Fund Brains, Not Trains
A commitment to quality education would do more to enhance Florida’s image with the corporate world than a commitment to building choo-choos.
I don’t get the logic BEHIND building commuter and high-speed rail in Central Florida. Neither would relieve our roads of traffic, but both would gobble up billions of dollars that could make a difference in Florida’s education system.
The state is faced with a $3.6 billion budget gap for 2012, and this time around there is no federal stimulus money to plug it. So what’s first up on Tallahassee’s chopping block? Public education, of course.
Meanwhile, it’s full steam ahead on throwing $1.2 billion into the black hole that will be the Central Florida SunRail commuter train system. And that’s just to get the dang thing built so land developers along he 61-mile rail line will be rolling in dough again, never mind that only a few thousand riders a day will use SunRail.
If such a project in these austere times seems foolhardy, consider the high-speed rail plan that would make Orlando and Tampa a so-called “super-region.” Its price tag is $2.65 billion, with the benevolent federal government willing to cover almost all of the cost if only our new governor, Rick Scott, would say, “Thank you, sir, may I have another?“
Scott wasn’t a fan of the rail plan as a candidate, but that was then. Now that he owes special interests favors for all those $25,000 donations to his inauguration fund, he has to play ball. So this month, expect Scott to come out in favor of the Tampa-Orlando HSR corridor, which conveniently includes a stop at Walt Disney World.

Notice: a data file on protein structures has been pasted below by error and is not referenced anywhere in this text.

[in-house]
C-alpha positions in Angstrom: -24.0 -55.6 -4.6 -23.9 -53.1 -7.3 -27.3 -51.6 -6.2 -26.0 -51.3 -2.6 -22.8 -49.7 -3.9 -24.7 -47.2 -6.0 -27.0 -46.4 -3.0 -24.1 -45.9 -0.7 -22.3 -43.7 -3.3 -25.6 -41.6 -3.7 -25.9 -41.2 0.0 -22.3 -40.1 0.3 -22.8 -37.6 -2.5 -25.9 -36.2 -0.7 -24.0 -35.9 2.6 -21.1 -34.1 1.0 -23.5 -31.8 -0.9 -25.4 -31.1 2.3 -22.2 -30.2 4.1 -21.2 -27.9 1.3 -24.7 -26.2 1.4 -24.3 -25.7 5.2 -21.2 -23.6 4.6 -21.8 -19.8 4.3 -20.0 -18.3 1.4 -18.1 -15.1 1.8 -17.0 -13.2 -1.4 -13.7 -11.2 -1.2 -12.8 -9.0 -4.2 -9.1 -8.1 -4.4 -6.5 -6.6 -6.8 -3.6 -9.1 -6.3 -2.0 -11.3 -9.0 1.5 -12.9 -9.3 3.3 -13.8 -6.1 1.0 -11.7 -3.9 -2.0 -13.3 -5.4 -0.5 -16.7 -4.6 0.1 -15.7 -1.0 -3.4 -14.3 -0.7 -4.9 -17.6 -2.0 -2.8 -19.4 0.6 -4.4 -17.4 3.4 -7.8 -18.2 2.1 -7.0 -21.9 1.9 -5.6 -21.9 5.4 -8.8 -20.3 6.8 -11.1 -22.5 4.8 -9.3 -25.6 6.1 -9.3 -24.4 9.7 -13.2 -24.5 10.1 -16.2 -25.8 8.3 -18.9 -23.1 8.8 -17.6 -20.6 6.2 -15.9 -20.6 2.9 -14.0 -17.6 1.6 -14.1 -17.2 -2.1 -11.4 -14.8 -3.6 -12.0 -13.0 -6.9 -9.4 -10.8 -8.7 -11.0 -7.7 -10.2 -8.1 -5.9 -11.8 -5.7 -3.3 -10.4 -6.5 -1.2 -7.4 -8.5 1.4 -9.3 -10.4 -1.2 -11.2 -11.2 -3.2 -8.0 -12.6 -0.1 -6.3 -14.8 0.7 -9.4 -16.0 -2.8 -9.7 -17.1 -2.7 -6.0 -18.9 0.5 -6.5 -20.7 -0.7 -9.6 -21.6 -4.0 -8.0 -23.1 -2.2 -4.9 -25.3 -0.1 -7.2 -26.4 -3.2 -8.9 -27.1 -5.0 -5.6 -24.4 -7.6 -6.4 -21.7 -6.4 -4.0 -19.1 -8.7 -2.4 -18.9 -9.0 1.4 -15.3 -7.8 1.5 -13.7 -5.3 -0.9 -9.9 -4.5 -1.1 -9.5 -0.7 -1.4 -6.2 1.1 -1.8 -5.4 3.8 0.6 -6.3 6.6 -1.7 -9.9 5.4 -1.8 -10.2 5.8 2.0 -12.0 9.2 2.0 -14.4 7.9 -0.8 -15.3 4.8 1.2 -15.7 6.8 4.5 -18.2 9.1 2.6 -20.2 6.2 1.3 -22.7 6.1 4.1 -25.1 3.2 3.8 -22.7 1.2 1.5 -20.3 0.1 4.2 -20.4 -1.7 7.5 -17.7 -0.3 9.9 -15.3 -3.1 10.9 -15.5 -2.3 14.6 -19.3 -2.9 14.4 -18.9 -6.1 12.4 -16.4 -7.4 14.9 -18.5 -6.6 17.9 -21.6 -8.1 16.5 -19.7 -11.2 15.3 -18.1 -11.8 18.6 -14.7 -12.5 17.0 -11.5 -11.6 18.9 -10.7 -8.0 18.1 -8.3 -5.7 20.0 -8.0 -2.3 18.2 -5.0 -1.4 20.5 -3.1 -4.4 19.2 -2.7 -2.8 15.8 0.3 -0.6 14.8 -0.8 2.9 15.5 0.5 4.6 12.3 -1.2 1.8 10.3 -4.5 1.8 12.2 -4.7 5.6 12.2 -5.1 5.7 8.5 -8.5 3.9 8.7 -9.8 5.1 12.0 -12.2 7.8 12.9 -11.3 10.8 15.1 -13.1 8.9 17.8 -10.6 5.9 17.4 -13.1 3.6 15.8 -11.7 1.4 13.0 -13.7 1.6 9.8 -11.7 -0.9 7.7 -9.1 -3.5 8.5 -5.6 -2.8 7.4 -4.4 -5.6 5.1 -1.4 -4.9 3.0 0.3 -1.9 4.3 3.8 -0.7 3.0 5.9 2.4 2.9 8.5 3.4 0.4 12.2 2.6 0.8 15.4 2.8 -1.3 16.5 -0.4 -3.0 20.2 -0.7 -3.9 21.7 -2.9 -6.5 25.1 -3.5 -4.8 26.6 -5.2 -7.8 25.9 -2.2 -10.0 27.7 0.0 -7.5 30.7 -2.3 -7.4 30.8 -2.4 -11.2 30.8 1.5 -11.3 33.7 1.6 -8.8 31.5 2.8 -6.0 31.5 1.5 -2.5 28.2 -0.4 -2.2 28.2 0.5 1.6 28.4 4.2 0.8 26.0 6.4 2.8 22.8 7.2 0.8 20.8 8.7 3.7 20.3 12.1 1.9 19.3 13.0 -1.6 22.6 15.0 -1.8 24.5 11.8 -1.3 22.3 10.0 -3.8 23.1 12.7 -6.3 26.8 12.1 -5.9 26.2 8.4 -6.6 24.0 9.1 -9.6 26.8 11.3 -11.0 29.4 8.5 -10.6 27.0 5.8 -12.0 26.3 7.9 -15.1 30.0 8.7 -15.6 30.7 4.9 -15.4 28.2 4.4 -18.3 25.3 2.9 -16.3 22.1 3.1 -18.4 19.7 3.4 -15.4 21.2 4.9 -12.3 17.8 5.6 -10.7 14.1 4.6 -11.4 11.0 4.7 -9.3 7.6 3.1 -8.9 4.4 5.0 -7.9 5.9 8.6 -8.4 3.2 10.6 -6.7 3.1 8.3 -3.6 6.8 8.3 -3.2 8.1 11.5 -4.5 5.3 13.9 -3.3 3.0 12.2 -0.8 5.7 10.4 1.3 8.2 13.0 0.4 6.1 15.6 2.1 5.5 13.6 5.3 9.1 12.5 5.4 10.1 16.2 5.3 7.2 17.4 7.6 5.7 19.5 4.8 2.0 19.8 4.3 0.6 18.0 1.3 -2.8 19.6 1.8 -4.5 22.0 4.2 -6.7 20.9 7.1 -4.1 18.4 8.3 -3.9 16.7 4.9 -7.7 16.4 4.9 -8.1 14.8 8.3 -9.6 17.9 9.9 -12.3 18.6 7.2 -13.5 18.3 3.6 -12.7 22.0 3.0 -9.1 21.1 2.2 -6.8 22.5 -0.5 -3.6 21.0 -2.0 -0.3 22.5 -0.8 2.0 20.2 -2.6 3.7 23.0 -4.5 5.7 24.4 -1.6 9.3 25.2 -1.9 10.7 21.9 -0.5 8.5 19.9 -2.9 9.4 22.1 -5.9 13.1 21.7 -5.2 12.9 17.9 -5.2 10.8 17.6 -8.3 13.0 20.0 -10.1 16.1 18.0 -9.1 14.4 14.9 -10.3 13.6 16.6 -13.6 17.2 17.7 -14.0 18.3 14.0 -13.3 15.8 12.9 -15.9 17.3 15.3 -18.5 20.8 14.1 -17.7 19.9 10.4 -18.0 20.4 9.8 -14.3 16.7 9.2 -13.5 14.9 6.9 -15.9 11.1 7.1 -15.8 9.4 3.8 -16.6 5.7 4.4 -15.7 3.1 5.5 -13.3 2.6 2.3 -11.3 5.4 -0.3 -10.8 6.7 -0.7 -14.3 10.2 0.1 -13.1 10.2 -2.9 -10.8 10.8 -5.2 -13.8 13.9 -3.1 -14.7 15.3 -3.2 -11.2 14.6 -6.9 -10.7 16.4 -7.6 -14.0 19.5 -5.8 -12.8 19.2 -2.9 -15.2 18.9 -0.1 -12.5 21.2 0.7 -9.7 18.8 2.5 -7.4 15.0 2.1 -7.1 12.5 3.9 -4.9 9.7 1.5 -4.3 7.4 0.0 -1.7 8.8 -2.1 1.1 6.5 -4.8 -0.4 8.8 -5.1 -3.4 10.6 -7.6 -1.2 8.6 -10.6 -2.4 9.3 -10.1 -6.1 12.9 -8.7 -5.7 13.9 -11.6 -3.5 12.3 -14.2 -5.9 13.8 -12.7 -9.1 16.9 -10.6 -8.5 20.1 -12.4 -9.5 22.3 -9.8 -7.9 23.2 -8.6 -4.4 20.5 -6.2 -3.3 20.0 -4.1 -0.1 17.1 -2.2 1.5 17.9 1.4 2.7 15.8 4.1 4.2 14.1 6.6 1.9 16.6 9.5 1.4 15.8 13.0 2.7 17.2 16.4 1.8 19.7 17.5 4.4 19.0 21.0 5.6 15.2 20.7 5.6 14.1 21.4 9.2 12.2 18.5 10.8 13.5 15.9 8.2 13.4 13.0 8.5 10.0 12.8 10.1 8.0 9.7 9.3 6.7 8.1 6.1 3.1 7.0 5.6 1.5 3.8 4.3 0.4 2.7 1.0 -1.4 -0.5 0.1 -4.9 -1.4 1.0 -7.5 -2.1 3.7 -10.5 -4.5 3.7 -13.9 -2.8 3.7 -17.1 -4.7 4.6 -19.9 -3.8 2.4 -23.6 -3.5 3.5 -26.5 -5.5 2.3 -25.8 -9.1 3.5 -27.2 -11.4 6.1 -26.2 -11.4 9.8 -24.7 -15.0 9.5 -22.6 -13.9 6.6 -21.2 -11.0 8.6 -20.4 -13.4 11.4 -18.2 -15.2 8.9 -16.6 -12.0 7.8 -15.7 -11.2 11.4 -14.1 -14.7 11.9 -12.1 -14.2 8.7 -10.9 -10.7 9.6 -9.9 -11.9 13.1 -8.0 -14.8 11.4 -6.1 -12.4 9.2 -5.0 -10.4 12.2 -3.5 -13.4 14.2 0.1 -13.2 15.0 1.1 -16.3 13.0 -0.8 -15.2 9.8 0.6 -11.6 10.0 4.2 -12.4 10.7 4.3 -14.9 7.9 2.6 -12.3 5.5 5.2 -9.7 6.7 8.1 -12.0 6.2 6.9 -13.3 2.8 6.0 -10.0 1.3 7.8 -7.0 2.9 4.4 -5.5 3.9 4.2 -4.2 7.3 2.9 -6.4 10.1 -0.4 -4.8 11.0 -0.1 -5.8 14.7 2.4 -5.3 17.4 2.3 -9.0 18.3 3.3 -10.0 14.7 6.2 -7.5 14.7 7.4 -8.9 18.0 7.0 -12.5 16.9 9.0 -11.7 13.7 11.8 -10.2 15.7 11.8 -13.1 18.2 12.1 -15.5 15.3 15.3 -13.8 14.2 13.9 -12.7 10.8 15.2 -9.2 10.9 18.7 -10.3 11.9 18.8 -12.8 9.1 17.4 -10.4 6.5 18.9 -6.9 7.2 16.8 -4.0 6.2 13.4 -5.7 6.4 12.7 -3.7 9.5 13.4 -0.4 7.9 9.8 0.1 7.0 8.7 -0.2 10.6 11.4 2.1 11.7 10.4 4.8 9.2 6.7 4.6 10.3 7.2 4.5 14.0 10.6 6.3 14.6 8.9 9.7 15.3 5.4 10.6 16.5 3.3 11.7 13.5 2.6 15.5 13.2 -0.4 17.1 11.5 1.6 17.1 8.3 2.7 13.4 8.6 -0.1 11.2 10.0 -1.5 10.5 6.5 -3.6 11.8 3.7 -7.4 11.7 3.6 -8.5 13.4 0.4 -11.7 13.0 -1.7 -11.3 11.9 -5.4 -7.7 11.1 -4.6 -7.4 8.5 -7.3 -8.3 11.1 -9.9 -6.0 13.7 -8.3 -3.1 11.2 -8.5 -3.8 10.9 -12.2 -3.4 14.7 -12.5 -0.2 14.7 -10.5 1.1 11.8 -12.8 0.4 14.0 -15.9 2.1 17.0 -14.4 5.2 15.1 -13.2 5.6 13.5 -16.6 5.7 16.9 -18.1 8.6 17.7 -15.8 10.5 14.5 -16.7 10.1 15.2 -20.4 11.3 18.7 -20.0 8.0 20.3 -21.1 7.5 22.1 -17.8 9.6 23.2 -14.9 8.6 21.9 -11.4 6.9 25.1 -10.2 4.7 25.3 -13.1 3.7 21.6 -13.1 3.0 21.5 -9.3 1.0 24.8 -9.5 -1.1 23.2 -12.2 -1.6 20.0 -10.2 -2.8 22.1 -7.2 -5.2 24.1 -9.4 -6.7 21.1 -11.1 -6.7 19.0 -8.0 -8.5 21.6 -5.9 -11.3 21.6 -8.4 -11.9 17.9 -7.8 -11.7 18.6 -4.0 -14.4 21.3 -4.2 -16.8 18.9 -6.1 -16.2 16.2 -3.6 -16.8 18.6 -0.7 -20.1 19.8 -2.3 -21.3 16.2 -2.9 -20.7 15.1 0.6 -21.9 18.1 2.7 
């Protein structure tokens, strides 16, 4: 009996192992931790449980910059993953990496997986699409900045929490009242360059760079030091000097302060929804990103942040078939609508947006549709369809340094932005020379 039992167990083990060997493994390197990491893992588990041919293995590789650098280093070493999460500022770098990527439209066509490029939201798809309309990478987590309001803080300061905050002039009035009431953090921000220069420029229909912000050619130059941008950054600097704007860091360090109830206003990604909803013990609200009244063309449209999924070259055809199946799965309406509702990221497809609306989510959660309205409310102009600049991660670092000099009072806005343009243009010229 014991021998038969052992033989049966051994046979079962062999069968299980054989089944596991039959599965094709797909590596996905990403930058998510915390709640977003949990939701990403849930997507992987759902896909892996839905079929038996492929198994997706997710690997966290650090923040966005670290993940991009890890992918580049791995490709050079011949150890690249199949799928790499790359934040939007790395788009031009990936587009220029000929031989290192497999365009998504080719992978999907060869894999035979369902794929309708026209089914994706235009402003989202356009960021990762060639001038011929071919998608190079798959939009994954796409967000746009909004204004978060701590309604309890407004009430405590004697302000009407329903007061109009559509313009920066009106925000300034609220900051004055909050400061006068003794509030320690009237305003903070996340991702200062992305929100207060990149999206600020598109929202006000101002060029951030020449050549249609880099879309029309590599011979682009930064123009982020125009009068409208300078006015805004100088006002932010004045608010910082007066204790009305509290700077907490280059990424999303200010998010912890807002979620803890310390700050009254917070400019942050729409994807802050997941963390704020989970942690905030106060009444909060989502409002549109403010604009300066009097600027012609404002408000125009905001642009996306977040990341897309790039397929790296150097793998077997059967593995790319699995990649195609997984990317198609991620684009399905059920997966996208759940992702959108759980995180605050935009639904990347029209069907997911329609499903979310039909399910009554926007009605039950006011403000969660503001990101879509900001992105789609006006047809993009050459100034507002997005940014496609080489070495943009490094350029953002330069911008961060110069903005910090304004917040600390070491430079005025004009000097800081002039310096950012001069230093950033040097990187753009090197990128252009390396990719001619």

You might say what’s the big deal if the Obama administration wants to pay for almost all of it? It’s not like the money is coming out of our pockets, or so pols like Sen. Bill Nelson and Rep. John Mica would have you believe (the problem is, they really believe it).
The big deal is that we are poised to blow billions in borrowed money to build and operate a 168-mph bullet train system that would actually be less convenient and much, much more expensive to use (a round-trip ticket will cost $60) than driving a car to Tampa, a whopping distance of 85 miles. Build it and you can bet our roads will be in even worse shape because funds will be shifted from road construction—and from education—to rail operation and maintenance.
Hey, I get that we need jobs, and $4 billion, the combined cost of SunRail and the Tamlando HSR line (might as well get used to Tampa getting top billing in our super-region name) would put a lot of engineers and construction workers to work.
But we could put that money into our schools, if only certain politicians would stop sniffing locomotive fumes. A commitment to quality education would do more to enhance Florida’s image with the corporate world than a commitment to building choo-choos.
If we’re going to borrow money from China so taxpayers don’t have to bear the full effect of government spending, we should invest it where there’s potential for it to do the most good. Commuter rail would serve a very small percentage of the local population, and the high-speed line would be of use to even fewer people, like not even 1 percent.
It is much too kind to refer to these projects as boondoggles.
Rail is a dumb move. The smart investment is in building a better education system.